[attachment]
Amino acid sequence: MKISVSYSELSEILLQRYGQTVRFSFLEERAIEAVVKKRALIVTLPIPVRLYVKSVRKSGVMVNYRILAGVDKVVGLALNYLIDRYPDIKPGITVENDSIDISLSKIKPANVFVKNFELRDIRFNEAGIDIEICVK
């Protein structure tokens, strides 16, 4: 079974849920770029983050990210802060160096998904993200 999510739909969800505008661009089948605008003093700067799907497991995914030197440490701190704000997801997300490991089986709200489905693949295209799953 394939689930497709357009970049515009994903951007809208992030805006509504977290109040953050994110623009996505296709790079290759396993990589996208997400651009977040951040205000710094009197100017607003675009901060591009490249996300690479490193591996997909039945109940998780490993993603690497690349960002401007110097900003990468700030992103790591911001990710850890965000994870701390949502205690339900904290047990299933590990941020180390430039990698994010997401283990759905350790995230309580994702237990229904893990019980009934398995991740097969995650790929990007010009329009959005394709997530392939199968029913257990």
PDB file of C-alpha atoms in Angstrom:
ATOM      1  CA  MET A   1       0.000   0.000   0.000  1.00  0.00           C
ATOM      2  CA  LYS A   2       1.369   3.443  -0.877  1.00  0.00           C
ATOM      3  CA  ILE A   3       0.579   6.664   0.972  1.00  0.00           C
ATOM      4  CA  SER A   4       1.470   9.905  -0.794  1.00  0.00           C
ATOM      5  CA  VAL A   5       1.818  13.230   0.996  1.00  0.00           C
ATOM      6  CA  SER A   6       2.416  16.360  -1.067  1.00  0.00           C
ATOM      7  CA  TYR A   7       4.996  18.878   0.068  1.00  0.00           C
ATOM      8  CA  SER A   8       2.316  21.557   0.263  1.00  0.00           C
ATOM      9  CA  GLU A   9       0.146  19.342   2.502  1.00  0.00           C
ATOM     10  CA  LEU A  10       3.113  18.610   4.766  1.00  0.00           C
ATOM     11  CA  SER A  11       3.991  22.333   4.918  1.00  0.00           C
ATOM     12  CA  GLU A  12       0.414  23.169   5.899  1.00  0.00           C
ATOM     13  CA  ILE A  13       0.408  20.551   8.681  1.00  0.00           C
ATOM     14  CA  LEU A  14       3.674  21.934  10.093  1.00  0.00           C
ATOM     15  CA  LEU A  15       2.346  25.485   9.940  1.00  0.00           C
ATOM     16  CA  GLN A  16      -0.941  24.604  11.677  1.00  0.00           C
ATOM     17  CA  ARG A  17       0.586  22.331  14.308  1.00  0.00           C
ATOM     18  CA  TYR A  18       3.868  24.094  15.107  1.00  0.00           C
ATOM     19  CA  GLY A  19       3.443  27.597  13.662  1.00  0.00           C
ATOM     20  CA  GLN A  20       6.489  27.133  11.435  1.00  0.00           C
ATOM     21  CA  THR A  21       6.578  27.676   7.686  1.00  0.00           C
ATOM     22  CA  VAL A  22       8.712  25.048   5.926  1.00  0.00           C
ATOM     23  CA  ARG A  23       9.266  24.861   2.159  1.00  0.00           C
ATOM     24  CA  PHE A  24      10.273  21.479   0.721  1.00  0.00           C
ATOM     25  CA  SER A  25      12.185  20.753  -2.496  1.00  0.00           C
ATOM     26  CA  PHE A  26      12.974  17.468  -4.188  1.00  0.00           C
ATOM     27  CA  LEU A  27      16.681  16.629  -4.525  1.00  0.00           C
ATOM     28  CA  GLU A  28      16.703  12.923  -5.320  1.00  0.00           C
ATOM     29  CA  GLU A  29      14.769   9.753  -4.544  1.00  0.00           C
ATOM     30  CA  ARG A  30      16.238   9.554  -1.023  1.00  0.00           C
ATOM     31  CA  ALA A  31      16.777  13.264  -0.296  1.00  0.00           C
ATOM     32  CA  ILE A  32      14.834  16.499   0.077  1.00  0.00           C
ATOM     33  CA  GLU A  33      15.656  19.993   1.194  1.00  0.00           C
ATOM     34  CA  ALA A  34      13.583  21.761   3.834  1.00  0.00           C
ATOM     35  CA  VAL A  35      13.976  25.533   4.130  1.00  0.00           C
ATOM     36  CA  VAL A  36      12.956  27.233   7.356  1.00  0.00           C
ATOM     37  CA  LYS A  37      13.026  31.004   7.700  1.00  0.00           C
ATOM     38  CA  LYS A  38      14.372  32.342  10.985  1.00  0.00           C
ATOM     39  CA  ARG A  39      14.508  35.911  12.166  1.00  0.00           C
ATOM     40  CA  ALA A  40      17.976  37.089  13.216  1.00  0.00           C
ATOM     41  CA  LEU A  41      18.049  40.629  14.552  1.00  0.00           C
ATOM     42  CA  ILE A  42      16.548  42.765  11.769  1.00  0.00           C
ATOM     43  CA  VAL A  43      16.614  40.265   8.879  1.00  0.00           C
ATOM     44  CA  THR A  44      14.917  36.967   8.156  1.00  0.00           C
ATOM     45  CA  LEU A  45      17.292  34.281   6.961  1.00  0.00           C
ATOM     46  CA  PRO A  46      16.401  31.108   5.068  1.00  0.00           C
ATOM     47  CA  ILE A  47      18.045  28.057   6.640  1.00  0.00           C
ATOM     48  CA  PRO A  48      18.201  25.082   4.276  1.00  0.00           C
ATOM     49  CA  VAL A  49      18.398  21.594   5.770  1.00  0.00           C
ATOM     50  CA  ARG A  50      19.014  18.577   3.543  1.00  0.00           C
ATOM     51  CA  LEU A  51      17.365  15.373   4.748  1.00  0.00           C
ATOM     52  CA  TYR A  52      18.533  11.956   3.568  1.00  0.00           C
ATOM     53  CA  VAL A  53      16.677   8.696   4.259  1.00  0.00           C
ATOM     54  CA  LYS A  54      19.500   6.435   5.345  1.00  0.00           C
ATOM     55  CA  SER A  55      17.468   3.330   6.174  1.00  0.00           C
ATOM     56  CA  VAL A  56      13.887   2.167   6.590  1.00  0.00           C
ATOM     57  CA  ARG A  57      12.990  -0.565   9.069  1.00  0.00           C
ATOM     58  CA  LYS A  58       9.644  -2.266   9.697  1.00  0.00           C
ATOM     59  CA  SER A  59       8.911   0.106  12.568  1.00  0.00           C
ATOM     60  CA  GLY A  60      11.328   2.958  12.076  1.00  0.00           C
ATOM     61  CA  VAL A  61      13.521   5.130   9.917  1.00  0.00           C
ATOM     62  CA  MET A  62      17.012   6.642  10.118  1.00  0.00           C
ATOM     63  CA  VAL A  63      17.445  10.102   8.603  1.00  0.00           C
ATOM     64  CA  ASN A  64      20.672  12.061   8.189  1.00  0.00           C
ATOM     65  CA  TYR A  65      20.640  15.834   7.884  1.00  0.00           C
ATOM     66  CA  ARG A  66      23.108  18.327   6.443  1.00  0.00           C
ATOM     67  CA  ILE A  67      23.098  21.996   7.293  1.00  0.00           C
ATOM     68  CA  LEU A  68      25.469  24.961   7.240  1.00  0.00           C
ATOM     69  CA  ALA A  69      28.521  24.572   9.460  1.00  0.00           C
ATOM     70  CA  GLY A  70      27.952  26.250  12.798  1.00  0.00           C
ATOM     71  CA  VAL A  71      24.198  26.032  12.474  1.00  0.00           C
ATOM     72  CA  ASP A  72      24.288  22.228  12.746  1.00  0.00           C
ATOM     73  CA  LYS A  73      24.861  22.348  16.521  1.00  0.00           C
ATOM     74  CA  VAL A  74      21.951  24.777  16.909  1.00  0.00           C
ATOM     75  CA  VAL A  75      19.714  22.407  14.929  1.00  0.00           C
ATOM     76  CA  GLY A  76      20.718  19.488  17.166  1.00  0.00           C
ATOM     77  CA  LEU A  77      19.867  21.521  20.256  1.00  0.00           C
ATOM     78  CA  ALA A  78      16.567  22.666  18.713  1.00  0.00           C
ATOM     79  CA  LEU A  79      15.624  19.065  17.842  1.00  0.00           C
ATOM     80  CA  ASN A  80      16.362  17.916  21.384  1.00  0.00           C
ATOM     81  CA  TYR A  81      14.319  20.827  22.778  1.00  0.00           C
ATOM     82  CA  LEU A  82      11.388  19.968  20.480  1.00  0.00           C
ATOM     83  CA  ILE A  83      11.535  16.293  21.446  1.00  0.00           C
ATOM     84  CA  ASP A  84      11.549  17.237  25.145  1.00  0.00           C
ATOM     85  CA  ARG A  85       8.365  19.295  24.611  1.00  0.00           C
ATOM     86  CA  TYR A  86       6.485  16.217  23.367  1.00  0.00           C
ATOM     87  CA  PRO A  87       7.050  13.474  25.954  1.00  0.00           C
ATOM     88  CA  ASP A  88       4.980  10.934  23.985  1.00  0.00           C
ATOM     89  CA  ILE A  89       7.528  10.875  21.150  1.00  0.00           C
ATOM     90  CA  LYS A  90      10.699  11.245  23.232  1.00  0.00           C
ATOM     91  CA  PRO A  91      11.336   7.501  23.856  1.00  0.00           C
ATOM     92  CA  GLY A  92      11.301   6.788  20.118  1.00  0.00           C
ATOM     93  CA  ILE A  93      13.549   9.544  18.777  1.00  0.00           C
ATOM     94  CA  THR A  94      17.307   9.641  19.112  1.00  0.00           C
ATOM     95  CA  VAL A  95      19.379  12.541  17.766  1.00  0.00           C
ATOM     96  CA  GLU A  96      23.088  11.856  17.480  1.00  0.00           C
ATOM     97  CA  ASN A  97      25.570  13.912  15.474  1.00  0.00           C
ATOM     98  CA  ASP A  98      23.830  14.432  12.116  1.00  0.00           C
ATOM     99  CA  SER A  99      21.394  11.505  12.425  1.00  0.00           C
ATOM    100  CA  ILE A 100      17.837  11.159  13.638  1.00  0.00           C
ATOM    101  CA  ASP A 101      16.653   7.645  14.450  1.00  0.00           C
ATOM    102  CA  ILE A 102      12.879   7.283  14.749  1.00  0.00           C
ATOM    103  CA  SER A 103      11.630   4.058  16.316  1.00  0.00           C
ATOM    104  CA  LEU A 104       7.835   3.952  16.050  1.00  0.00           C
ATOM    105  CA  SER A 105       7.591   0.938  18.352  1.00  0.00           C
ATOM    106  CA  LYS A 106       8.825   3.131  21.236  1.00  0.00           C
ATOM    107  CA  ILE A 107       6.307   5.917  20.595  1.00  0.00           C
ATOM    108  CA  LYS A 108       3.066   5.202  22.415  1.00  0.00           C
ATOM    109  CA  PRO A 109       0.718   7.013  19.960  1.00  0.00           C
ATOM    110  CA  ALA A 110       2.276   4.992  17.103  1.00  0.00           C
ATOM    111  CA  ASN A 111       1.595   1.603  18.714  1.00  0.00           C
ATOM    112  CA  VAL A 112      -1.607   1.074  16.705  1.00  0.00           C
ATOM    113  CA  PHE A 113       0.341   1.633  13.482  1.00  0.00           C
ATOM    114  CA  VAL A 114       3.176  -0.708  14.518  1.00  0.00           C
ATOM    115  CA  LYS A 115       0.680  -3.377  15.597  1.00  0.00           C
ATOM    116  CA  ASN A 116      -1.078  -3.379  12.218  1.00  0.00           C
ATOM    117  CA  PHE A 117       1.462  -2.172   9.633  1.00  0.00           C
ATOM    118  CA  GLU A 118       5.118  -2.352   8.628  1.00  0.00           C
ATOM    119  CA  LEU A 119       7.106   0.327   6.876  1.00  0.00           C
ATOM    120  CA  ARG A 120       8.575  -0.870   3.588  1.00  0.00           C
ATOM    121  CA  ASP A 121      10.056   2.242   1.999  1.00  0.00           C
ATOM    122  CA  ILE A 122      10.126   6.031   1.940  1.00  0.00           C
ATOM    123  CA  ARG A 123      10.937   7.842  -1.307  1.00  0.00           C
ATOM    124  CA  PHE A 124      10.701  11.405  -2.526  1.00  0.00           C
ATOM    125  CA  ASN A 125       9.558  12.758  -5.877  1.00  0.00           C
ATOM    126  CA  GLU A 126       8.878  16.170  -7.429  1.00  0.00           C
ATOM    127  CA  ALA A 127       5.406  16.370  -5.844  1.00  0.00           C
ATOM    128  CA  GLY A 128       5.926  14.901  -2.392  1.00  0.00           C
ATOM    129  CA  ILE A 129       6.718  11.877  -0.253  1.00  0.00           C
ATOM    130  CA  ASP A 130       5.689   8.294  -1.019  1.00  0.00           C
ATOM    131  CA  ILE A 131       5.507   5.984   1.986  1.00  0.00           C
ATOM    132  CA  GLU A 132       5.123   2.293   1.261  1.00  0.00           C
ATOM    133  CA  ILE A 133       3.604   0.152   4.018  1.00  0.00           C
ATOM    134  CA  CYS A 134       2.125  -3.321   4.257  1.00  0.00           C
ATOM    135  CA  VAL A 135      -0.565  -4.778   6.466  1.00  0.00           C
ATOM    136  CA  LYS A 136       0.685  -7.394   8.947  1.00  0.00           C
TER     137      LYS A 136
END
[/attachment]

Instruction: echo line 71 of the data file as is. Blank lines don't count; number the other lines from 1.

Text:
ATOM     68  CA  LEU A  68      25.469  24.961   7.240  1.00  0.00           C